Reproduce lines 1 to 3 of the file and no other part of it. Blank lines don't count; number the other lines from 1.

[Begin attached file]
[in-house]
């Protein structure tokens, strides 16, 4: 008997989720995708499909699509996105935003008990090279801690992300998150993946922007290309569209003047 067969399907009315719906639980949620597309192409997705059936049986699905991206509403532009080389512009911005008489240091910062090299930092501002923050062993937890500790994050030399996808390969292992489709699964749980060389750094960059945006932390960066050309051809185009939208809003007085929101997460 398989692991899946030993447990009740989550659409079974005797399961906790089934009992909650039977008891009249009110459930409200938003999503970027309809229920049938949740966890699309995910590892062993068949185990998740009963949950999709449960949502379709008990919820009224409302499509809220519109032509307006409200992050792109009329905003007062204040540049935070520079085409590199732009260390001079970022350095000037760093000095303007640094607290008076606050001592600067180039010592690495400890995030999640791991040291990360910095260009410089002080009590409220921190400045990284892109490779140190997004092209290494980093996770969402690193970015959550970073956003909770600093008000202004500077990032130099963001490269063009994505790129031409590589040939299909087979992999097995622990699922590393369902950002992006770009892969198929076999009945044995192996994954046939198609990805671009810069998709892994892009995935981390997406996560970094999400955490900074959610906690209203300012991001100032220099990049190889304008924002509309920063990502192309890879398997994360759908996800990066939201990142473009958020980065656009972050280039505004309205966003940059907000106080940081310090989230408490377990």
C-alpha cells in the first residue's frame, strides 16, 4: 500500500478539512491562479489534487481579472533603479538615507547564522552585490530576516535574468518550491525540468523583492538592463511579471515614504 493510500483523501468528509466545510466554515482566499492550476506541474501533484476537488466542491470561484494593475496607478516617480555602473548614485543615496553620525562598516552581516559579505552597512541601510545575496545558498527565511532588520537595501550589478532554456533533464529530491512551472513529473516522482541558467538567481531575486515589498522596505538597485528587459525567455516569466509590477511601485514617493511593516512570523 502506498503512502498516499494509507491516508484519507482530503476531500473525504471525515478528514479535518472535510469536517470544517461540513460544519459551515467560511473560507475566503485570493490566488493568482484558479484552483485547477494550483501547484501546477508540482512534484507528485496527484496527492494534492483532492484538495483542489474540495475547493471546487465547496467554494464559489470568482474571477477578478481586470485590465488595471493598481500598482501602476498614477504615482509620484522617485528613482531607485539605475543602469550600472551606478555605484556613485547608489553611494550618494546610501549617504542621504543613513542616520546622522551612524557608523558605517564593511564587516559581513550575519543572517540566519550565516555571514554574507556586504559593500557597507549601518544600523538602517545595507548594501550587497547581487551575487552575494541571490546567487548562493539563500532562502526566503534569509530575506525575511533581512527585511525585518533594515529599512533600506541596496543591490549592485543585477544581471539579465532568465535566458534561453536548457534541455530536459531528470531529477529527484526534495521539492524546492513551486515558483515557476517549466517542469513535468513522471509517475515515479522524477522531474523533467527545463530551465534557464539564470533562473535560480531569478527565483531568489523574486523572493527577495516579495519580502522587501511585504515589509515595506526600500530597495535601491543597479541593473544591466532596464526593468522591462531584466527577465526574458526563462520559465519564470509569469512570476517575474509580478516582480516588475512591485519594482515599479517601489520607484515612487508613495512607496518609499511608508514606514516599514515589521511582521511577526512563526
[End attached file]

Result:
[in-house]
């Protein structure tokens, strides 16, 4: 008997989720995708499909699509996105935003008990090279801690992300998150993946922007290309569209003047 067969399907009315719906639980949620597309192409997705059936049986699905991206509403532009080389512009911005008489240091910062090299930092501002923050062993937890500790994050030399996808390969292992489709699964749980060389750094960059945006932390960066050309051809185009939208809003007085929101997460 398989692991899946030993447990009740989550659409079974005797399961906790089934009992909650039977008891009249009110459930409200938003999503970027309809229920049938949740966890699309995910590892062993068949185990998740009963949950999709449960949502379709008990919820009224409302499509809220519109032509307006409200992050792109009329905003007062204040540049935070520079085409590199732009260390001079970022350095000037760093000095303007640094607290008076606050001592600067180039010592690495400890995030999640791991040291990360910095260009410089002080009590409220921190400045990284892109490779140190997004092209290494980093996770969402690193970015959550970073956003909770600093008000202004500077990032130099963001490269063009994505790129031409590589040939299909087979992999097995622990699922590393369902950002992006770009892969198929076999009945044995192996994954046939198609990805671009810069998709892994892009995935981390997406996560970094999400955490900074959610906690209203300012991001100032220099990049190889304008924002509309920063990502192309890879398997994360759908996800990066939201990142473009958020980065656009972050280039505004309205966003940059907000106080940081310090989230408490377990």
C-alpha cells in the first residue's frame, strides 16, 4: 500500500478539512491562479489534487481579472533603479538615507547564522552585490530576516535574468518550491525540468523583492538592463511579471515614504 493510500483523501468528509466545510466554515482566499492550476506541474501533484476537488466542491470561484494593475496607478516617480555602473548614485543615496553620525562598516552581516559579505552597512541601510545575496545558498527565511532588520537595501550589478532554456533533464529530491512551472513529473516522482541558467538567481531575486515589498522596505538597485528587459525567455516569466509590477511601485514617493511593516512570523 502506498503512502498516499494509507491516508484519507482530503476531500473525504471525515478528514479535518472535510469536517470544517461540513460544519459551515467560511473560507475566503485570493490566488493568482484558479484552483485547477494550483501547484501546477508540482512534484507528485496527484496527492494534492483532492484538495483542489474540495475547493471546487465547496467554494464559489470568482474571477477578478481586470485590465488595471493598481500598482501602476498614477504615482509620484522617485528613482531607485539605475543602469550600472551606478555605484556613485547608489553611494550618494546610501549617504542621504543613513542616520546622522551612524557608523558605517564593511564587516559581513550575519543572517540566519550565516555571514554574507556586504559593500557597507549601518544600523538602517545595507548594501550587497547581487551575487552575494541571490546567487548562493539563500532562502526566503534569509530575506525575511533581512527585511525585518533594515529599512533600506541596496543591490549592485543585477544581471539579465532568465535566458534561453536548457534541455530536459531528470531529477529527484526534495521539492524546492513551486515558483515557476517549466517542469513535468513522471509517475515515479522524477522531474523533467527545463530551465534557464539564470533562473535560480531569478527565483531568489523574486523572493527577495516579495519580502522587501511585504515589509515595506526600500530597495535601491543597479541593473544591466532596464526593468522591462531584466527577465526574458526563462520559465519564470509569469512570476517575474509580478516582480516588475512591485519594482515599479517601489520607484515612487508613495512607496518609499511608508514606514516599514515589521511582521511577526512563526